Philanthropic organizations fund for cancer research studies

Eight philanthropic organizations and families in the Charlotte region have joined forces to create the "Carolinas Kids Cancer Research Coalition," which is providing funding for the introduction of Phase I and Phase II clinical trials by the Pediatric Hematology and Oncology Center at Levine Children's Hospital (LCH).

The coalition support includes a signature commitment of $1 million from the Alex Hemby Foundation and the Hemby family, resulting in the naming of the Pediatric Hematology and Oncology Center in honor of Torrence E. Hemby, Jr. and the creation of an endowed fund in his honor.  Consistent with other commitments from Coalition members, the Hemby gift is being matched by The Leon Levine Foundation, for a total funding of $5.7 million.

Founding members of the Coalition are The Leon Levine Foundation, The Alex Hemby Foundation, The Adam Faulk Tanksley Foundation, The Baby J Ladley Fund, Quail Hollow Championship, drumSTRONG™, 24 Hours of Booty, and Brett's Ride for Rhabdo.

The funding will be used to expand staff, diagnostic and treatment equipment, and support services for the clinical trials, which are conducted to test the safety, effectiveness and best approaches for the use of new drugs and other inventions.  Phase I clinical trials are the first step in testing new treatment approaches in people, enrolling a small number of patients. Phase II trials enroll a larger group of patients and focus on the effectiveness of specific agents or interventions.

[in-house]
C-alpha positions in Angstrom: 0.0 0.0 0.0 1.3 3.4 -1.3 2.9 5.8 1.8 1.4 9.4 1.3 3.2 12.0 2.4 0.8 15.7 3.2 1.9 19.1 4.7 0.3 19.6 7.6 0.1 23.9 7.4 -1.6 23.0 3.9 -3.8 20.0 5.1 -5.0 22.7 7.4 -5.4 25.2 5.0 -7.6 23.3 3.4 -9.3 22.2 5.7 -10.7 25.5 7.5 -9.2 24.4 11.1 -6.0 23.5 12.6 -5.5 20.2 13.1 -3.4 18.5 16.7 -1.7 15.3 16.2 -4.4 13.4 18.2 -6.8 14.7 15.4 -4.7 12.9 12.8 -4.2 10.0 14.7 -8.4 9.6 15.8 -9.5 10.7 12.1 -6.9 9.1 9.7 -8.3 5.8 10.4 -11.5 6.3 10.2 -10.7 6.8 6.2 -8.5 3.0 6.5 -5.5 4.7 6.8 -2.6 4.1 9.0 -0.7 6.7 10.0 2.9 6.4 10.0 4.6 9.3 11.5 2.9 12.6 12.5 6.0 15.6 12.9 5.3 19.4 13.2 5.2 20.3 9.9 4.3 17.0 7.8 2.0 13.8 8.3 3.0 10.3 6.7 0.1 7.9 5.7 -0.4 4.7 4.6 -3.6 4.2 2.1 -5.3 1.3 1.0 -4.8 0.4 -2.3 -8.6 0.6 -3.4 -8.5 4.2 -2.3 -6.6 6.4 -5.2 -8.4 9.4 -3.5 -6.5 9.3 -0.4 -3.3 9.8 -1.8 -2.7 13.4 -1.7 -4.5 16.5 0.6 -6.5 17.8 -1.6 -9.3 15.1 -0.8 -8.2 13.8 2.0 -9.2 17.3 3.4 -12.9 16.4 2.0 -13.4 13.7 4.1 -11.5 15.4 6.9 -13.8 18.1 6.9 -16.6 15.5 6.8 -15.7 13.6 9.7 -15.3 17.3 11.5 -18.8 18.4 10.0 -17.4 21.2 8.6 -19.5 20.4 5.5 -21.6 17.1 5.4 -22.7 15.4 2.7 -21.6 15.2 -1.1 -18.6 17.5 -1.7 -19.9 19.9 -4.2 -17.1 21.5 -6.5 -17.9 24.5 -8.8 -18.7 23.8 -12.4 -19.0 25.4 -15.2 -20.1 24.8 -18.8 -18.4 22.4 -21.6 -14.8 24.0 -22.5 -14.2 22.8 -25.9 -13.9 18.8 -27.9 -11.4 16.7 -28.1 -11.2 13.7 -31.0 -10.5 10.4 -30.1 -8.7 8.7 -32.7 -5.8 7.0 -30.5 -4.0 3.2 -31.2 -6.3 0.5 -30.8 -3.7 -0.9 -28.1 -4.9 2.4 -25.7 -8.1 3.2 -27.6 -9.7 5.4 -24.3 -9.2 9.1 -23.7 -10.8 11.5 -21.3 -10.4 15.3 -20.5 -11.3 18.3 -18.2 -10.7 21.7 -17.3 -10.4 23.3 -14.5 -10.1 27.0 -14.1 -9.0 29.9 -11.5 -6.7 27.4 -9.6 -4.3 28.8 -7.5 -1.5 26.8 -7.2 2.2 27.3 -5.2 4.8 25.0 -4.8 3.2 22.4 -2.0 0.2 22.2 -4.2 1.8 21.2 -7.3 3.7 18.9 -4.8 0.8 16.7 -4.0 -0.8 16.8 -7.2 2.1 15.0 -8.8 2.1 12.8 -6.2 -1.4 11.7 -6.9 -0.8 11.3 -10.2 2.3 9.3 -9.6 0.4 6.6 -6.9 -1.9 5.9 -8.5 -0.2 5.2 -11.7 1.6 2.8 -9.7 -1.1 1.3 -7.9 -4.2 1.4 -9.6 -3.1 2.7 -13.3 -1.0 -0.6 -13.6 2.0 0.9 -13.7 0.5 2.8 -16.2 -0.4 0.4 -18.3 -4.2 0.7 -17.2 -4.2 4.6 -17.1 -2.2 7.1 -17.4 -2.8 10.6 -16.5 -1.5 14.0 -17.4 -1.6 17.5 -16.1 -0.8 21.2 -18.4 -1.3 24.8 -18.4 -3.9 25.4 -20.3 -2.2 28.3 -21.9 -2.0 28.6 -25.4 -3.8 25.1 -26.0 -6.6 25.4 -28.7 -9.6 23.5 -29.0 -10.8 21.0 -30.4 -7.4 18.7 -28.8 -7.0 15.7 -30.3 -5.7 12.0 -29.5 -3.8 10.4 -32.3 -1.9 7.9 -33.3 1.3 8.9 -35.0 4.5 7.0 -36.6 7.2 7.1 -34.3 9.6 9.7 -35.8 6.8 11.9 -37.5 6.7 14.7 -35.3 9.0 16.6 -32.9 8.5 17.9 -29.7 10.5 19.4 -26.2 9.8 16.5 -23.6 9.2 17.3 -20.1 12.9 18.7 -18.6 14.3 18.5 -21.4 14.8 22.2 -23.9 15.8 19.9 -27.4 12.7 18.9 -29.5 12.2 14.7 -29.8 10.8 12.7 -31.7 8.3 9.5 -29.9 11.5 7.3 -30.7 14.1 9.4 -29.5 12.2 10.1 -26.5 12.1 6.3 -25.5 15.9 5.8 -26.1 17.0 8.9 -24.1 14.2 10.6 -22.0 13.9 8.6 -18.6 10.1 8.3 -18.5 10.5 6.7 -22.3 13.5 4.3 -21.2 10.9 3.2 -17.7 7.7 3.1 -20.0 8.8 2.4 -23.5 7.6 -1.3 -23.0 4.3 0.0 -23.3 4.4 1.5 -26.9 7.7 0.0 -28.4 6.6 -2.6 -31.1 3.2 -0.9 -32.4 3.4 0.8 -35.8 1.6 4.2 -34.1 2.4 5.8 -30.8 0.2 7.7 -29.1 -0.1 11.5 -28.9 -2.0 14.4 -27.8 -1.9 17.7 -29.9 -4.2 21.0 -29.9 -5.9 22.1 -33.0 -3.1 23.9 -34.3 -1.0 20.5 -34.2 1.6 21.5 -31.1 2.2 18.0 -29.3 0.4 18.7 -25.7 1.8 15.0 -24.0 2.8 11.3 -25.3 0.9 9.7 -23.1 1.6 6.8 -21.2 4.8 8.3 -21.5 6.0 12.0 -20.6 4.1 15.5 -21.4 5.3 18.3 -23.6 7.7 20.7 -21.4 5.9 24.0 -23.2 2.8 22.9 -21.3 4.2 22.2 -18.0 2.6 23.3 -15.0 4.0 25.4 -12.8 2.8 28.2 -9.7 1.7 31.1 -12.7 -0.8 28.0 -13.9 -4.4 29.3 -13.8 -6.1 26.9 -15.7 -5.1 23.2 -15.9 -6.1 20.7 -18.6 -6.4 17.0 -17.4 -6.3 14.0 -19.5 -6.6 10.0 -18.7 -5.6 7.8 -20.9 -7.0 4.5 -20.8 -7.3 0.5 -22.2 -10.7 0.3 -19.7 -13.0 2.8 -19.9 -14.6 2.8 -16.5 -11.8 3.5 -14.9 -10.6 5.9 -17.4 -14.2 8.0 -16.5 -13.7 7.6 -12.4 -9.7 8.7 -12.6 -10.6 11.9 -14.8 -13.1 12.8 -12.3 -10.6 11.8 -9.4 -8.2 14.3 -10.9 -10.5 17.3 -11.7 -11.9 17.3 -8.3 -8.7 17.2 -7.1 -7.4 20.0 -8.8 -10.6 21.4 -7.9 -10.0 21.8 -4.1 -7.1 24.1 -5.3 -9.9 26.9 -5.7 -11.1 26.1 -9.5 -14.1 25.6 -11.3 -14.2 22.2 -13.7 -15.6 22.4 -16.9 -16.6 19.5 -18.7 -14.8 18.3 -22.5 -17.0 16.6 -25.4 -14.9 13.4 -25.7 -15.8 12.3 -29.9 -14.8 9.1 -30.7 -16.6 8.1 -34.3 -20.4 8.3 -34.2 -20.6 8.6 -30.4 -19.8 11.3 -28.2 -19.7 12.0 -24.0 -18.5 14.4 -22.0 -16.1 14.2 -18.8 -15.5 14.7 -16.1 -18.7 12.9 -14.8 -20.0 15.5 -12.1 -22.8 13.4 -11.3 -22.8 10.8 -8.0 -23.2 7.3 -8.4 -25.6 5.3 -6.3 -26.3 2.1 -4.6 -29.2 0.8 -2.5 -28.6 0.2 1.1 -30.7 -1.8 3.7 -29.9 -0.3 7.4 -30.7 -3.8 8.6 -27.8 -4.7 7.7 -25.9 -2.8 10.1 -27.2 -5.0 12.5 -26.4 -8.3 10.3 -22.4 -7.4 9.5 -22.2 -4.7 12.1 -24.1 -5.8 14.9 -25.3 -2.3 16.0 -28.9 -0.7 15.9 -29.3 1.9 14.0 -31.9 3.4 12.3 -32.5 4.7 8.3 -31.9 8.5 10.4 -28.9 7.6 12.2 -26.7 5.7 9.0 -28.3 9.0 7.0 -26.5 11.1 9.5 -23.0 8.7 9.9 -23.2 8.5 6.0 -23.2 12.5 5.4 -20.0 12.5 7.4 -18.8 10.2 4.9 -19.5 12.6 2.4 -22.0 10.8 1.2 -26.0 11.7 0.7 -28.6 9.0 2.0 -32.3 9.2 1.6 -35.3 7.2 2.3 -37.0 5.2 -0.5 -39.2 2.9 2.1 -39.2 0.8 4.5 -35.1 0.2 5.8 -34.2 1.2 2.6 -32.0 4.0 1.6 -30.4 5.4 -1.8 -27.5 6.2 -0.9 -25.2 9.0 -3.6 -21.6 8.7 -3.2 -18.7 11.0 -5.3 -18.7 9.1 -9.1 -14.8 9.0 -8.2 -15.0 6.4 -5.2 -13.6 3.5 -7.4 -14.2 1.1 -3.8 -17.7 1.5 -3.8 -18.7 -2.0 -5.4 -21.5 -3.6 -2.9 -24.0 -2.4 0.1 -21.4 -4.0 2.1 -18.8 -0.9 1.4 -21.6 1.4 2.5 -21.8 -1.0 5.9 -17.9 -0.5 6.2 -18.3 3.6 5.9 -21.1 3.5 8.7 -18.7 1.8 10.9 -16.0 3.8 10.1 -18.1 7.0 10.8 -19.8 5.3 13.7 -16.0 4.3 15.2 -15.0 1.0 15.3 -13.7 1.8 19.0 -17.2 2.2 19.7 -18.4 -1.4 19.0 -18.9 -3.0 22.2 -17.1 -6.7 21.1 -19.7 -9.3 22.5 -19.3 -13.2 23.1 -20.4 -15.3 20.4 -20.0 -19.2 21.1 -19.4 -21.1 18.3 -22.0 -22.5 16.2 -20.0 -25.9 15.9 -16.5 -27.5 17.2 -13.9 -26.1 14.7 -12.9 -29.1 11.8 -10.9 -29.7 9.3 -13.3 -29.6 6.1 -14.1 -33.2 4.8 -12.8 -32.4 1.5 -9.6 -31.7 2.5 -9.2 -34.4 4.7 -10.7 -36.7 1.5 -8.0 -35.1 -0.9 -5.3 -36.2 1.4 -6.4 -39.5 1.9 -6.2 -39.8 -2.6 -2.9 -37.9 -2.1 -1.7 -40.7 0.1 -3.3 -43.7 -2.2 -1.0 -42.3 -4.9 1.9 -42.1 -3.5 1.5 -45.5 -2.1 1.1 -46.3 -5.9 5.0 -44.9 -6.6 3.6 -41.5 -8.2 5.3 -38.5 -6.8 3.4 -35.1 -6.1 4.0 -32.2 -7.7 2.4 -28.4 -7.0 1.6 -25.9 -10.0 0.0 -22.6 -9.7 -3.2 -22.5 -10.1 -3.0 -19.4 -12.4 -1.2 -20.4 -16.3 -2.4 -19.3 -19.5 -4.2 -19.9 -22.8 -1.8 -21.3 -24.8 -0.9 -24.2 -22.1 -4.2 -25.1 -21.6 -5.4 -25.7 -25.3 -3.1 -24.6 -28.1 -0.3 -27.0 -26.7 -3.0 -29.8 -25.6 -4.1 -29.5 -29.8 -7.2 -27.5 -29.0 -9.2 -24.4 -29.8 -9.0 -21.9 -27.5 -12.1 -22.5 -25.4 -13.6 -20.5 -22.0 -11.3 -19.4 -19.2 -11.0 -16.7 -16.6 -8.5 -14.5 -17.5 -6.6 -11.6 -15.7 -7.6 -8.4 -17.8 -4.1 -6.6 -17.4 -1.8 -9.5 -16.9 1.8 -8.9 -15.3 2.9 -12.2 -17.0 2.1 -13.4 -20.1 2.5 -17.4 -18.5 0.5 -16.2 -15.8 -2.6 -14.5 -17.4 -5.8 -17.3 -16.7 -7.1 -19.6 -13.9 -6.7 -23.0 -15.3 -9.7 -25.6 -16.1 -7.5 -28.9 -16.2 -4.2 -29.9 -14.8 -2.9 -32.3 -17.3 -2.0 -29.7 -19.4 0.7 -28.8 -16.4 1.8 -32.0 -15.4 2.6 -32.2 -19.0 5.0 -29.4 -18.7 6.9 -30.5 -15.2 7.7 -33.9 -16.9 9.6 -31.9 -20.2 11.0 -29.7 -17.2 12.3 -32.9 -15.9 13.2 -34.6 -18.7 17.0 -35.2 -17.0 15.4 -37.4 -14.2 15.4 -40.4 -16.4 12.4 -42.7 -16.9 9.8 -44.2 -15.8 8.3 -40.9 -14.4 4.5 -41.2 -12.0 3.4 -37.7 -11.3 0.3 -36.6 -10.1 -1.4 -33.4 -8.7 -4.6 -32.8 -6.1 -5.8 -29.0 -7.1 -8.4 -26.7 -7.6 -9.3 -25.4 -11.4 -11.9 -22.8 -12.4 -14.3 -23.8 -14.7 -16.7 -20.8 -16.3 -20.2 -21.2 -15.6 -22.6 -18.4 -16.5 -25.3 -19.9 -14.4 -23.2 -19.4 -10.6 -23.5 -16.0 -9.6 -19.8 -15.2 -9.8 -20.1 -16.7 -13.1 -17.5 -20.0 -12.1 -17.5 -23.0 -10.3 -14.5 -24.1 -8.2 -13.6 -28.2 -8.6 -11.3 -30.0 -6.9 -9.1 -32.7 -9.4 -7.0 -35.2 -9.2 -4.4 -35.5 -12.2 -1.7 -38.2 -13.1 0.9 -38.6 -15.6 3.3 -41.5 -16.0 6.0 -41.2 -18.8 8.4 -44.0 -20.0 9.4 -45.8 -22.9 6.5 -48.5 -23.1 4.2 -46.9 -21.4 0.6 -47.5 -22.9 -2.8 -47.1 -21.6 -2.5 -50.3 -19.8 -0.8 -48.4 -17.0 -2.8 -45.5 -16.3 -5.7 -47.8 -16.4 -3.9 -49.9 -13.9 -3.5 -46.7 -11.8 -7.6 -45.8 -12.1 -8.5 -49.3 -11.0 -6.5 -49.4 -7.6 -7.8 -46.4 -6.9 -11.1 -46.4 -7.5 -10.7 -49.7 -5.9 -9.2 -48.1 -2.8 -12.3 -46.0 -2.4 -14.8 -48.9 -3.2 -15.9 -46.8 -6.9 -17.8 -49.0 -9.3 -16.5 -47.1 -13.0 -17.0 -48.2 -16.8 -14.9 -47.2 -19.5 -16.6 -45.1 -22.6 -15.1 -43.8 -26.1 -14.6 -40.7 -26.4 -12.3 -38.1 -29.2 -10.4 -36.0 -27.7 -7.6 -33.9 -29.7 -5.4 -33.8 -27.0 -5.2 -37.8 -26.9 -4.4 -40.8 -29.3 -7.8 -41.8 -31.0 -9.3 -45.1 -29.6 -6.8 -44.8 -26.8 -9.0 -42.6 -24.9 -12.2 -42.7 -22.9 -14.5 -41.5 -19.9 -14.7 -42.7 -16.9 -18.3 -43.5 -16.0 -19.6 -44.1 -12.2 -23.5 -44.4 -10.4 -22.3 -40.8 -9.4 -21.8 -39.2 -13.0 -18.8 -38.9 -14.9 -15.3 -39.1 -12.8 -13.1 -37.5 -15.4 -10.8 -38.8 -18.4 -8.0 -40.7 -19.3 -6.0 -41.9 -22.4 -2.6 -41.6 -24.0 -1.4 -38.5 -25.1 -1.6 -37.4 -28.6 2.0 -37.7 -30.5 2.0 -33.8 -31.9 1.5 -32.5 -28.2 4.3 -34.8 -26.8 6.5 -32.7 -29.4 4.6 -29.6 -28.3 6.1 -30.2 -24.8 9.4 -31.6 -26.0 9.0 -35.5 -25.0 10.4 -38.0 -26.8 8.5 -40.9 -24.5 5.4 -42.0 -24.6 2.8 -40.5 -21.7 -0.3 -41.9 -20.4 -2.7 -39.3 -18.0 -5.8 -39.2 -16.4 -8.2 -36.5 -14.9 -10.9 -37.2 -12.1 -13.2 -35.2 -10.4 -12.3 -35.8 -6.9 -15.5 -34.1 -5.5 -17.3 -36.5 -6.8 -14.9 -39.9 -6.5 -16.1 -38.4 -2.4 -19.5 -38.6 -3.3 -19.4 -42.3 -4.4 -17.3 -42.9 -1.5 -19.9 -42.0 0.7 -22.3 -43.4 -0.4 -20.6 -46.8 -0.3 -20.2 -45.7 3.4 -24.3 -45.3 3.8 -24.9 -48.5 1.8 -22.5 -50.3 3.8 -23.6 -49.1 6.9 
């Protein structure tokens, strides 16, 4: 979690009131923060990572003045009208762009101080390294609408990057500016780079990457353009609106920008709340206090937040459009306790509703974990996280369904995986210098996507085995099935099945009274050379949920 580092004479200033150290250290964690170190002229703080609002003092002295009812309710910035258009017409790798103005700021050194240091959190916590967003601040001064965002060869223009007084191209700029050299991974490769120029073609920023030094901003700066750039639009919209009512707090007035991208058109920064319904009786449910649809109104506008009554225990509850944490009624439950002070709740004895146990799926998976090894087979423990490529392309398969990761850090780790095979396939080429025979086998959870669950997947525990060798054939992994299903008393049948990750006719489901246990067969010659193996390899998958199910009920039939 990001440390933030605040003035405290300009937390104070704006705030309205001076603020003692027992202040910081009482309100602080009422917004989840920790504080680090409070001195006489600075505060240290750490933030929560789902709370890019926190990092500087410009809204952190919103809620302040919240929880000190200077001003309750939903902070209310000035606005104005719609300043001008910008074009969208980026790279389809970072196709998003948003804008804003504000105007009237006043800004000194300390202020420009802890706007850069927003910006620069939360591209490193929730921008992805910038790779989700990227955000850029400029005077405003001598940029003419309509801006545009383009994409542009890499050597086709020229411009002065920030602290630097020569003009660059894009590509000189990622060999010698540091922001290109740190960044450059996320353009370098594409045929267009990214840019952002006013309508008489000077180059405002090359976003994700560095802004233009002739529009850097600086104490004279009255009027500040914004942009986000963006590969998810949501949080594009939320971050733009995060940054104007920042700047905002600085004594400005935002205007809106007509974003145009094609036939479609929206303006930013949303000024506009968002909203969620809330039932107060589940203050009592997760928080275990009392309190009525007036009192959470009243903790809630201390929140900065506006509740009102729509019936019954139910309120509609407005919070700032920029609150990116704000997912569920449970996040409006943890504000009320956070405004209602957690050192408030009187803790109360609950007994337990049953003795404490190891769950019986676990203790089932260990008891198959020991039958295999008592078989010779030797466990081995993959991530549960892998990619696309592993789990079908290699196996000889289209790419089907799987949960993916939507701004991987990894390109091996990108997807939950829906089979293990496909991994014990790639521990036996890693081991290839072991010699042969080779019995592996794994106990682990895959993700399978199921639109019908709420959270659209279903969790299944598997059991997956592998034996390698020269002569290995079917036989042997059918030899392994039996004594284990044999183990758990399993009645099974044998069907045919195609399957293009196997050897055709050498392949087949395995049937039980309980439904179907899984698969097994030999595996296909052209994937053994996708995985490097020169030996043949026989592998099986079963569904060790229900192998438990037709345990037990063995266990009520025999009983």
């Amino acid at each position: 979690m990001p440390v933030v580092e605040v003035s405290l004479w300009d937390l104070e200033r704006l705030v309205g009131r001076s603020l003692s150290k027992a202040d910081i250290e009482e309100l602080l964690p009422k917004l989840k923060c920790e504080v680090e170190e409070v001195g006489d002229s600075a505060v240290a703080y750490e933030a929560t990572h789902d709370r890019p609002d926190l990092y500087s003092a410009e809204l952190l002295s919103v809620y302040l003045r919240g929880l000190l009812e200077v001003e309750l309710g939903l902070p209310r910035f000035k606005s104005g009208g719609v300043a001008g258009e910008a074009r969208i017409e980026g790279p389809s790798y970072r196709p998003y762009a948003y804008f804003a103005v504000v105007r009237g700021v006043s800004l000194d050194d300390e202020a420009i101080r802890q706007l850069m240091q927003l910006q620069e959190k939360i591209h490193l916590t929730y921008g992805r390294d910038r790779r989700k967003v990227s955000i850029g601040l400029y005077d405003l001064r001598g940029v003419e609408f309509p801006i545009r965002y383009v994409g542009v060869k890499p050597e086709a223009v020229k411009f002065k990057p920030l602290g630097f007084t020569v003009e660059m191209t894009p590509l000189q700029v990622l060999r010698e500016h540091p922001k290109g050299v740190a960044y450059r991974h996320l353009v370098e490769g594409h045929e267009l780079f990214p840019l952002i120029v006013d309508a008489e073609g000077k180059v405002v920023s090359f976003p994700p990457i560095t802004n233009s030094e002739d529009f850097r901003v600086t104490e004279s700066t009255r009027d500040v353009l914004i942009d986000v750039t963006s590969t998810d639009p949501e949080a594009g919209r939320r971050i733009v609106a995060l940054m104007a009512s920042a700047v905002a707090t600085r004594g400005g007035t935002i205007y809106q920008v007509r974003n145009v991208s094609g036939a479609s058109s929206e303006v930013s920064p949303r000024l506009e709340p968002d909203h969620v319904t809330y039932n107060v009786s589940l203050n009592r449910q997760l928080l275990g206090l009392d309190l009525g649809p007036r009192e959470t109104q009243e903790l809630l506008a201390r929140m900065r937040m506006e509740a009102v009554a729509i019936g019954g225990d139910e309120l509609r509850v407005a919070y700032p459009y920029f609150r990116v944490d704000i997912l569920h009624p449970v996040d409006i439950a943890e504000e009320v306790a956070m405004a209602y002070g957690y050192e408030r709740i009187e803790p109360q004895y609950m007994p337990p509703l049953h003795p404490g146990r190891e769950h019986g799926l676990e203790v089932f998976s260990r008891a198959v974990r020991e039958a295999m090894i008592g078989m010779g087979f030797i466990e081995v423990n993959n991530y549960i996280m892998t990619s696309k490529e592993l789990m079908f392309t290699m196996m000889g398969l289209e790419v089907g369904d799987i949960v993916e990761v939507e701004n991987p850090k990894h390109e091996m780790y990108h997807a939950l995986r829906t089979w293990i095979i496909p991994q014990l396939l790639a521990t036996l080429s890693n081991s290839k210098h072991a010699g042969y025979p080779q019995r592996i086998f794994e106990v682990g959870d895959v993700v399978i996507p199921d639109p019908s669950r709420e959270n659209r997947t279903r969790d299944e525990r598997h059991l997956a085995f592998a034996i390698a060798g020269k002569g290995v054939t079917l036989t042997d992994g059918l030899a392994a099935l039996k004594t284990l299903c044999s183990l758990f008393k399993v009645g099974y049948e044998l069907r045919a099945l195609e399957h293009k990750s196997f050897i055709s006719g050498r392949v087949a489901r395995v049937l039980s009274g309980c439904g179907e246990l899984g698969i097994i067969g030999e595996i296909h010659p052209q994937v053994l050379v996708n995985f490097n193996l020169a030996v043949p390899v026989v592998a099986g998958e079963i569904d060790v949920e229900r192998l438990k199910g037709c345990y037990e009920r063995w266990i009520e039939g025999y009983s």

As one of the fastest growing programs at LCH, the Pediatric Hematology and Oncology Center treats patients with leukemia, lymphoma, neuroblastoma, brain tumors, kidney cancer, and bone and soft tissue tumors.  In addition, the Center offers neuro-oncology services and blood and marrow transplantation.  With the continuing expansion of its medical staff, the Center now includes eight board-certified physicians with in-depth knowledge of the full range of childhood cancers, offering extensive surgical, chemotherapy and radiologic procedures.

The Center's pediatric patients also have access to a broad range of clinical research studies, including National Cancer Institute protocols for therapies under development.  The Center has participated in more than 60 clinical trials through the internationally recognized Children's Oncology Group, a collaborative initiative including patients, researchers and hospitals throughout the world.

More recently, the Center has joined the Therapeutic Advances in Childhood Leukemia and Lymphoma (TACL), and the Neuroblastoma and Medulloblastoma Translational Research Consortium (NMTRC), consortia dedicated to fighting childhood cancer. Affiliation will give children in the Carolinas access to novel drugs which were previously not available in the area.

Source:

Carolinas HealthCare System

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